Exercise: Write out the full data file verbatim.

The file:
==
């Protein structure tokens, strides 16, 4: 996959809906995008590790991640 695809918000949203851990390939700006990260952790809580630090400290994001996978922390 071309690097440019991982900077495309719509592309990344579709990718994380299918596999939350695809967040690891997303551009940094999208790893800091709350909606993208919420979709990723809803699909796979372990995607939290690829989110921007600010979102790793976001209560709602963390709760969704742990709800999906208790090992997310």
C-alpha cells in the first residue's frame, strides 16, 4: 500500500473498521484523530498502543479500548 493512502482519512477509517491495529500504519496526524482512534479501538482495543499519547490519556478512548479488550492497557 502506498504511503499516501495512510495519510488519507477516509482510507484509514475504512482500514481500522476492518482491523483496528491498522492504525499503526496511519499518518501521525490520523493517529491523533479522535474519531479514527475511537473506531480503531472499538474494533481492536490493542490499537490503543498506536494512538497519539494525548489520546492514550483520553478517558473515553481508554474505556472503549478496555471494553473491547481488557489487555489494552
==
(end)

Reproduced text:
């Protein structure tokens, strides 16, 4: 996959809906995008590790991640 695809918000949203851990390939700006990260952790809580630090400290994001996978922390 071309690097440019991982900077495309719509592309990344579709990718994380299918596999939350695809967040690891997303551009940094999208790893800091709350909606993208919420979709990723809803699909796979372990995607939290690829989110921007600010979102790793976001209560709602963390709760969704742990709800999906208790090992997310």
C-alpha cells in the first residue's frame, strides 16, 4: 500500500473498521484523530498502543479500548 493512502482519512477509517491495529500504519496526524482512534479501538482495543499519547490519556478512548479488550492497557 502506498504511503499516501495512510495519510488519507477516509482510507484509514475504512482500514481500522476492518482491523483496528491498522492504525499503526496511519499518518501521525490520523493517529491523533479522535474519531479514527475511537473506531480503531472499538474494533481492536490493542490499537490503543498506536494512538497519539494525548489520546492514550483520553478517558473515553481508554474505556472503549478496555471494553473491547481488557489487555489494552